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Andy Baggot | Wisconsin Athletics | April 19, 2016

Wisconsin football: Badgers go bald to support cancer patients

  Wisconsin players agreed to let kids cut their hair to support patients at American Family Children's Hospital.

MADISON, Wis. — Bart Houston got a haircut Friday and it was kind of a big deal.

It had been more than a year since his last one and the soon-to-be fifth-year senior quarterback for the Wisconsin football team was glad to be rid of the excess flow.

"It was getting a little crazy," Houston said. "You wake up at night and you're chewing on hair."

The light brown shoulder-length locks disappeared in a hurry thanks in part to Jace Wolfe, who smiled broadly as he snipped five massive chunks of hair from Houston's head with a pair of scissors and hurled them to the ground.

In no time, Houston was sporting a buzz cut that left him thrilled even though the end result looked a bit untidy.

The free styling came during the third-annual Badgers Go Bald, an event designed to give Wisconsin student-athletes an opportunity to show support for patients at American Family Children's Hospital.

Jace Wolfe is one of those kids. He's 2 1/2 and was diagnosed in early December with an advanced form of cancer, one that produced a tumor on his lung and has required two major surgeries to date.

Jace is undergoing radiation treatment and chemotherapy, according to his mother, Michelle. A week-long series of radiation sessions ended not long before he and his family showed up at Camp Randall Stadium for the festivities.

Houston didn't know this. His eyes widened and his jaw dropped slightly as he processed the news.

"That's unbelievable," he said.

Houston was one of nine UW student-athletes — including the first two women — and one administrator who agreed to let the kids cut their hair.

Houston, Andrew Endicott, Matt Miller and Connor Udelhoven represented football; Andy Hamilton men's rowing; Rylan Lubeck wrestling; Ali Nageotte women's golf; and Rachel Fleddermann women's track and field.

Chris McIntosh, a UW associate athletic director, also took part.

Amid a luncheon buffet, families, media members and UW student-athletes watched as electric clippers buzzed and chunks of hair — black, blonde and sandy — fell to the floor.

"To be in a room with all these kids is pretty incredible," Udelhoven said.

"People think that as Badgers we're supposed to inspire little kids, but it's the exact opposite in this situation," Nageotte said.

Speaking of which, you should have seen Jace.

He arrived in a stroller with a multi-colored skull cap covering his bald head and a surgical mask covering most of his face. He looked tired as the assembled families were given a tour of the Student-Athlete Performance Center.

But things began to change when the group moved to the UW football locker room. Kids saw the players' lounge and were able to sit in locker stalls and were seen dancing to the sounds of music from the sound system.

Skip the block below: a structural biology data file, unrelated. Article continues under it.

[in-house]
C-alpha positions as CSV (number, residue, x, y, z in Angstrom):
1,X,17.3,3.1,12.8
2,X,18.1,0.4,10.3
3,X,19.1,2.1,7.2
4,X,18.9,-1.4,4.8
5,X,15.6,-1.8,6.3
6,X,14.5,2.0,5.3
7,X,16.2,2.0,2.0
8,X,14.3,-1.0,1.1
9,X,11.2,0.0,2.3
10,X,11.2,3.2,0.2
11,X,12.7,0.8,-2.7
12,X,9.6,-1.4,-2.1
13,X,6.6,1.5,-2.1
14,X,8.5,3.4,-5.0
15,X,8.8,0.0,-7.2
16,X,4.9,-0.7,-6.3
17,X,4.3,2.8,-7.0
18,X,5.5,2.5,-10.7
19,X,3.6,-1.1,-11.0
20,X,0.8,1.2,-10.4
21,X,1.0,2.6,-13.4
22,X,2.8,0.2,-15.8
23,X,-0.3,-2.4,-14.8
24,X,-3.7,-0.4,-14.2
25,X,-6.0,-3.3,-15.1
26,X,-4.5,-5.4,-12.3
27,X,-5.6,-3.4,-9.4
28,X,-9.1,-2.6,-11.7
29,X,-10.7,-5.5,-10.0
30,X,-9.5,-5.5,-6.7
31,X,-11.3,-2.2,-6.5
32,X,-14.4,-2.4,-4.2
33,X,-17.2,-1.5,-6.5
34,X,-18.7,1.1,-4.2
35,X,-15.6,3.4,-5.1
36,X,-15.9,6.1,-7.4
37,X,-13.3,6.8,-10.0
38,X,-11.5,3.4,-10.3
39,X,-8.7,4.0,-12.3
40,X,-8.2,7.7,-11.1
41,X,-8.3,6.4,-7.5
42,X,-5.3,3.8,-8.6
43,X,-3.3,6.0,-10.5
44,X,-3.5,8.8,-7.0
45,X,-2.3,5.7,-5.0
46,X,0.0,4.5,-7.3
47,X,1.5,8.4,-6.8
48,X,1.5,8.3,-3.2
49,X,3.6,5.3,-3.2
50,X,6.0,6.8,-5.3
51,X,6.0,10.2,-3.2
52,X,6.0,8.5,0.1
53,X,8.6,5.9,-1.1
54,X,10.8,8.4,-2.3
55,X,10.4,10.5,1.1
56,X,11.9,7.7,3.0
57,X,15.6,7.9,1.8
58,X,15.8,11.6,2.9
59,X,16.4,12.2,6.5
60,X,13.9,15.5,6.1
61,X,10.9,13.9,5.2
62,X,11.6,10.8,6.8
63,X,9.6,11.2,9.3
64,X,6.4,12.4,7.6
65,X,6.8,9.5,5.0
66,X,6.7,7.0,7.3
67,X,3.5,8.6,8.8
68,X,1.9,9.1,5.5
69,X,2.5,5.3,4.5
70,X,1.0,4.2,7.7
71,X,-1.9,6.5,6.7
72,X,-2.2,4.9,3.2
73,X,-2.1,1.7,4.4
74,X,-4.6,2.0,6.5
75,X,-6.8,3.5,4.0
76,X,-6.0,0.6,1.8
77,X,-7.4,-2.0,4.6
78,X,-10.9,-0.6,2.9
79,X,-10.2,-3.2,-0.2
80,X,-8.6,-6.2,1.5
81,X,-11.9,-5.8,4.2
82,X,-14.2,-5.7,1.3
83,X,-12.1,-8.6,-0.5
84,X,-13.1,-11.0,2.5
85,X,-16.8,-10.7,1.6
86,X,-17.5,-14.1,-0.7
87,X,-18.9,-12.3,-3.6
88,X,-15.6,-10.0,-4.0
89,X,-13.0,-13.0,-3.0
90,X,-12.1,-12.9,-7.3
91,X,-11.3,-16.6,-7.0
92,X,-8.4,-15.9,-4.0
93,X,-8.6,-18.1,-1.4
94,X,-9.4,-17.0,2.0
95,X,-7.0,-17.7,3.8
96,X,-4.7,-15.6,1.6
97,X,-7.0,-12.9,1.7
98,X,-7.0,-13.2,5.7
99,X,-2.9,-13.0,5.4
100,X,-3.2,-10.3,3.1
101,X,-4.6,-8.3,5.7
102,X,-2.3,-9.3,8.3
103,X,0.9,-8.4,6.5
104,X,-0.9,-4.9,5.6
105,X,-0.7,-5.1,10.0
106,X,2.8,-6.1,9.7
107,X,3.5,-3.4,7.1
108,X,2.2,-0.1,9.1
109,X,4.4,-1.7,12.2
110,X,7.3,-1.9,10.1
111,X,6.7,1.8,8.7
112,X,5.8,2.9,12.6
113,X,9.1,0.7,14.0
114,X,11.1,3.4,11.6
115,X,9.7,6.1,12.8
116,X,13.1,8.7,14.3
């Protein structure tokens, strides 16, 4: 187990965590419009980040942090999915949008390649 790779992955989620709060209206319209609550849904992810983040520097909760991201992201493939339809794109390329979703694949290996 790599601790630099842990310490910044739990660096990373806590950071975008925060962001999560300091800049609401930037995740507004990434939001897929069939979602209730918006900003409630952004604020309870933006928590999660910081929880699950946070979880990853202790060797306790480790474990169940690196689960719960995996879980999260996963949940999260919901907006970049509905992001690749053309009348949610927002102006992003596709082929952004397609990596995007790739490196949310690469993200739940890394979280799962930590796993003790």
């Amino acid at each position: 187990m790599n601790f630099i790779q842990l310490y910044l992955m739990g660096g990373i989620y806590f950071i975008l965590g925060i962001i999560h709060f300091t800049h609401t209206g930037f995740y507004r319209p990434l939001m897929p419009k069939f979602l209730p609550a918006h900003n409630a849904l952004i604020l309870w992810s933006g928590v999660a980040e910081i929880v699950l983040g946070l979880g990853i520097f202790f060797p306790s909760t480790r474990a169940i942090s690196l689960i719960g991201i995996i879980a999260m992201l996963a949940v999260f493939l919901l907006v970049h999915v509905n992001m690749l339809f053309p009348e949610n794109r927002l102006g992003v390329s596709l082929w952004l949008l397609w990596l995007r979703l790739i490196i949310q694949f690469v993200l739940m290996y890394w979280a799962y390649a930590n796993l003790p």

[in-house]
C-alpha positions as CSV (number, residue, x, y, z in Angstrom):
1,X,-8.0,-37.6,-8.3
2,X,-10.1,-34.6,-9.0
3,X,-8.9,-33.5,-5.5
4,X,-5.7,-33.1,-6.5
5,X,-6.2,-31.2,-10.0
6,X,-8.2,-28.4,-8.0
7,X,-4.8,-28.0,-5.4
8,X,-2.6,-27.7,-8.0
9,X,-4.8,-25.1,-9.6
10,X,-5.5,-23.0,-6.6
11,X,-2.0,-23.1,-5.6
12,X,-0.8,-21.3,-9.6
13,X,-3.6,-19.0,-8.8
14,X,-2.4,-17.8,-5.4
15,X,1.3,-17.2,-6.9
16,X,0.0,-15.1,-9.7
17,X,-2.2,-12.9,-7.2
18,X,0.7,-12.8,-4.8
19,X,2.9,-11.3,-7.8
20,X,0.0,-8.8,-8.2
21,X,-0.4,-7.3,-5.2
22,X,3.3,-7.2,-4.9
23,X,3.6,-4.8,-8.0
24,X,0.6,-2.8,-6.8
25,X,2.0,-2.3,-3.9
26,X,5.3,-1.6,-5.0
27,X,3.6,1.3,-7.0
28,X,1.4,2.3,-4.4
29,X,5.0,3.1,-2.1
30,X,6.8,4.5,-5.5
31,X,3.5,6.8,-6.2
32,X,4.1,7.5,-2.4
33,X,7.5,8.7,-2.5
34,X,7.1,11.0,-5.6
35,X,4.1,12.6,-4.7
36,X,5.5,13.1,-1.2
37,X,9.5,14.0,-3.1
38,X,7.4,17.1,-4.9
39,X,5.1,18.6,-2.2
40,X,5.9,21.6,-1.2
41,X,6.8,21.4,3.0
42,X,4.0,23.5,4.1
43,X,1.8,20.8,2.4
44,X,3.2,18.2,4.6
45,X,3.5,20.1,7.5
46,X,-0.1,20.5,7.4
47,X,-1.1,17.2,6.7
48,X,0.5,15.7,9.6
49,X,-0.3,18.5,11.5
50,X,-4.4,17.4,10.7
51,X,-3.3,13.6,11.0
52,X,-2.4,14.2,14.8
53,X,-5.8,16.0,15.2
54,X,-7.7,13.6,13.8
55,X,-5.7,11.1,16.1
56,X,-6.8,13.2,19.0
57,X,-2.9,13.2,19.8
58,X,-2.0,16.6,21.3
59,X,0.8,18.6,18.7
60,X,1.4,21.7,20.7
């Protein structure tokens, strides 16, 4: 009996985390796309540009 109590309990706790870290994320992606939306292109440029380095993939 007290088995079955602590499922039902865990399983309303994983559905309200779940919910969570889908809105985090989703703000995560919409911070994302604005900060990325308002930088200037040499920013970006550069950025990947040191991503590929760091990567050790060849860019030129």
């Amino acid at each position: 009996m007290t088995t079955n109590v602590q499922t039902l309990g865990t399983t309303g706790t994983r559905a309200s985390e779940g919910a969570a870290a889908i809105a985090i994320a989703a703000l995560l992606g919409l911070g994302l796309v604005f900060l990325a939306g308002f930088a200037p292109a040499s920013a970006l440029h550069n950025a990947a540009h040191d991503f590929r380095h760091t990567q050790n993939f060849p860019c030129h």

At one point Jace slipped on the helmet belonging to Endicott, a kicker from Roseville, California. His 28-pound frame teetered under its weight, but managed to keep his balance and was smiling when it was pulled off his head.

From there it was out the players' tunnel to the Camp Randall turf where sunny skies and a warm breeze greeted the group. Along the way, Houston, from Dublin, California, grabbed a couple footballs for the parents and kids to throw around.

At one point Jace commandeered one of the footballs and, with onlookers cheering, tumbled into the end zone for a touchdown.

"Sometimes you just go through the motions and take it for granted," Houston said of all the amenities that surround him and his teammates.

"Running out on the field was never more exciting than watching them do it. They had just pure joy and it's fun to see."

Before Jace took part in cutting Houston's hair — he had help with the scissors, by the way — he participated in shearing Udelhovern's sandy blonde locks.

Udelhoven didn't know Jace's back story, either.

"I can't even fathom," he said after getting some of the details.

"He's got a grin on his face the whole time. He's having a blast."

Udelhoven, a long-snapper from St. Paul, Minnesota, paused for a moment as he looked around the room.

"It's very humbling," he said. "If they can bring energy like that — smiling and running around with the cards they were dealt — there's no reason why I should ever be down on anything."

Who got the most out of this get-together?

"I can't even fathom," Udelhoven said of Jace's condition. "He's got a grin on his face the whole time. He's having a blast."

"I'd say myself, just seeing all the kids' smiles and everything," Udelhoven said. "I feel pretty fortunate to be in the situation that I am to be able to do events like this. Giving our time is nothing."

Nageotte, from Cleveland, Ohio, said she took part in honor of a friend back home whose teenage son is battling brain cancer. It cost her 10 inches of wavy blonde hair.

"These kids are such an inspiration to all of us as athletes, to see what they go through and to go through the day with a big smile on their face," she said. "It says a lot about who they are as people and how they inspire us."

After each styling session was over, the newly coiffed posed for pictures with the children who manned the clippers. Jace beamed as he sat on Houston's lap.

"He has joy," Houston said. "He has joy in his heart and it pours out onto me and to us.

"Just watching him, everyone feels that joy and feels humbled."

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